Facing an uphill battle to retain their majority just four years after regaining it, House Democratic leaders have a pat public answer to the question of what’s next for them: We’re focused on winning the mid-term.
But there’s been a longstanding concern about whether House Democrats are neglecting to build a “bench” of potential successors. There is a tension in the party that is rooted in the long tenure of the current leaders, a history of potential successors leaving the House and the base fearing that the current team is increasingly out of touch.
The triumvirate of Speaker Nancy Pelosi (California), Majority Leader Steny Hoyer (Md.), and Whip Jim Clyburn (SC) has led the party since 2007. With an average age of 82, they have been in power since the last two years of the George W. Bush administration, during the lean years when they lost a majority under Barack Obama and when the Democrats regained power after the 2018 midterm elections .
In 2018, set to take over the speaker’s gavel, Pelosi sometimes referred to herself as a “transitional” figurewithout ever defining when this transition would occur.
Sen. Chris Van Hollen (Md.) was once considered potential leadership material — until he ran and won one of Maryland’s Senate seats. Likewise, Xavier Becerra, now Secretary of Health and Human Services, once appeared on the path to senior leadership — until he left Congress to become California’s attorney general, then was chosen by the President Joe Biden to lead the HHS.
Nervousness over management’s future plans was on display at Pelosi’s final weekly pre-election press conference, where she eagerly answered to a question about Rep. Abigail Spanberger (Virginia), who slammed Democratic leaders for their handling of a proposed ban on lawmakers holding individual stocks and said it’s time for new leaders.
“What question do you want me to answer? Pick one,” Pelosi told the reporter when asked about Spanberger’s statement.
“Do you intend to be here in the new Congress as president, as minority leader?” asked the reporter.
“I am strictly focused on winning the next election. Do you want to talk about it? Alright, is that your question? Who’s next?” Pelosi replied, before turning to the specifics of the stock ban bill.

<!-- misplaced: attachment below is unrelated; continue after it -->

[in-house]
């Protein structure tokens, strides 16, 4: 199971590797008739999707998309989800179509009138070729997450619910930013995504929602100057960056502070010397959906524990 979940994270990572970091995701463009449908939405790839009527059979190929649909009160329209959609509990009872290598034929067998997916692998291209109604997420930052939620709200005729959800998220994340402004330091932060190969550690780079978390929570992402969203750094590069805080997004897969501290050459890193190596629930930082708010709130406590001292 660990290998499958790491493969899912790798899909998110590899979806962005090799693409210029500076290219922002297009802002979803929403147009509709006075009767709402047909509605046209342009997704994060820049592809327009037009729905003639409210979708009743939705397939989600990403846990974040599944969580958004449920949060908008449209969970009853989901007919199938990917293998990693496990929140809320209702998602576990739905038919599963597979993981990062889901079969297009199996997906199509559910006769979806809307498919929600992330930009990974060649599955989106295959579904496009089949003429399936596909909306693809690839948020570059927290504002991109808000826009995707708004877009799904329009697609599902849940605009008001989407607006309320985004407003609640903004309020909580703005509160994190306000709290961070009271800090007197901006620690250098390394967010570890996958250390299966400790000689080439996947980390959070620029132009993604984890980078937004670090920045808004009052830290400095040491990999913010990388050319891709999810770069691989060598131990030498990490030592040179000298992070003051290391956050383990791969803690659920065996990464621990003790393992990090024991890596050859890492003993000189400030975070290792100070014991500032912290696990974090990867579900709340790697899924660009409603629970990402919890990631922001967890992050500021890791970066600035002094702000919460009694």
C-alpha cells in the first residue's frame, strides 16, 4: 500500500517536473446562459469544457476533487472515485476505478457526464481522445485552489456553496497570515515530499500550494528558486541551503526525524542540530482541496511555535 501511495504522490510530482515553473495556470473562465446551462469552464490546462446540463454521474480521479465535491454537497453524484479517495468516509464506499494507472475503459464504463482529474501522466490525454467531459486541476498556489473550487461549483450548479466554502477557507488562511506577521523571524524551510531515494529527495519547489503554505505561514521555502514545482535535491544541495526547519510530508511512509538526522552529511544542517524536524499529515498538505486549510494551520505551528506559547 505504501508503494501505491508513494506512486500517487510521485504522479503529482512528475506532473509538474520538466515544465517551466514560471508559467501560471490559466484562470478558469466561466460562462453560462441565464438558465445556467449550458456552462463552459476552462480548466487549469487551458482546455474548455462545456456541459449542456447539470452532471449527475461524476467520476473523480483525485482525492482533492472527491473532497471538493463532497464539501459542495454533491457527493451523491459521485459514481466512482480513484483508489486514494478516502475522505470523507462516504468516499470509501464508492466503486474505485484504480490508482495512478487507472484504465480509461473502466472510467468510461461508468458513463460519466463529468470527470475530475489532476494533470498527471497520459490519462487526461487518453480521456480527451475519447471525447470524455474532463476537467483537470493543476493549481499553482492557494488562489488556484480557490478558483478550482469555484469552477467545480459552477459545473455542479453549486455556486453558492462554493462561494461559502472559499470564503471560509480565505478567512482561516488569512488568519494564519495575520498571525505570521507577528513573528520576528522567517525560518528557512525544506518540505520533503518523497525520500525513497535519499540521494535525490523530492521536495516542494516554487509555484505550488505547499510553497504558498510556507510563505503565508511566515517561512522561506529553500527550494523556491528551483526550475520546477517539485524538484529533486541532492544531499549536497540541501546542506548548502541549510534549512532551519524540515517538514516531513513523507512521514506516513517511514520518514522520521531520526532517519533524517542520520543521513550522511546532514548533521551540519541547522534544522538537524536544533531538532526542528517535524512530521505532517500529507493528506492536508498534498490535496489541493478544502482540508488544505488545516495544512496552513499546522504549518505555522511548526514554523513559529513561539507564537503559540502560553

A similar scene unfolded with Hoyer, as he fielded questions from reporters on the Democrats’ midterm outlook. When asked what leadership will look like next year, Hoyer said it was “foolish” to speculate now.
“I will talk to you on the 9th [of November]”, he said, referring to the aftermath of the midterm exams. “Are people speculating? Yes, they are. But let’s find out what will happen on November 8th.
If the current leadership trio remains, the most likely loser would be Rep. Hakeem Jeffries (NY), currently the fifth Democrat as caucus chair, who is seen as a smart and telegenic prospect. But there are others who could also be aiming for a high position, including Rep. Adam Schiff (California).
And then there is the 101-member Congressional Progressive Caucuswho has often served as the Democratic caucus’ political center of gravity since he took over the House in 2018.
The group’s chairwoman, Rep. Pramila Jayapal (Wash.), told reporters Monday that she plans to run for a leadership position at the next Congress, but did not specify which one.
“I think it’s important to say that everyone who’s been in charge has obviously done a huge service and who knows what’s going to happen,” Jayapal, 57, told reporters on a conference call. . She said if she could help the party by occupying “one of the highest leadership positions” she would.
“I’m watching that, but obviously a lot of things are uncertain and we’ll just have to see,” Jayapal said.
“I’m definitely looking at that, but obviously a lot of things are uncertain and we’ll just have to see.”
— Rep. Pramila Jayapal, D-Wash., on the possibility of running for a Democratic leadership spot in the House
In the same time frame the Pelosi-Hoyer-Clyburn triumvirate has served, Republicans have gone through four different leaders: Reps. Denny Hastert (Ill.), John Boehner (Ohio), Paul Ryan (Wis.) and their current leader , Representative Kevin McCarthy (California).
While McCarthy has taunted Democrats by predicting that Pelosi will be the first female speaker to lose a House majority twice, Pelosi is acutely aware of her importance as the first female speaker.
During an appearance on his late-night talk show on Tuesday, the TV host Stephen Colbert asked him how exciting it was to sit behind the President during the annual State of the Union address, next to the first female Vice President in Kamala Harris.
“Would you also agree that it will be exciting one day to see two men here and a woman standing there giving the State of the Union someday?” Colbert asked.
Pelosi smiled and held up three fingers to the cheering crowd and gave an answer that may or may not have implications for his future plans: “How about three women?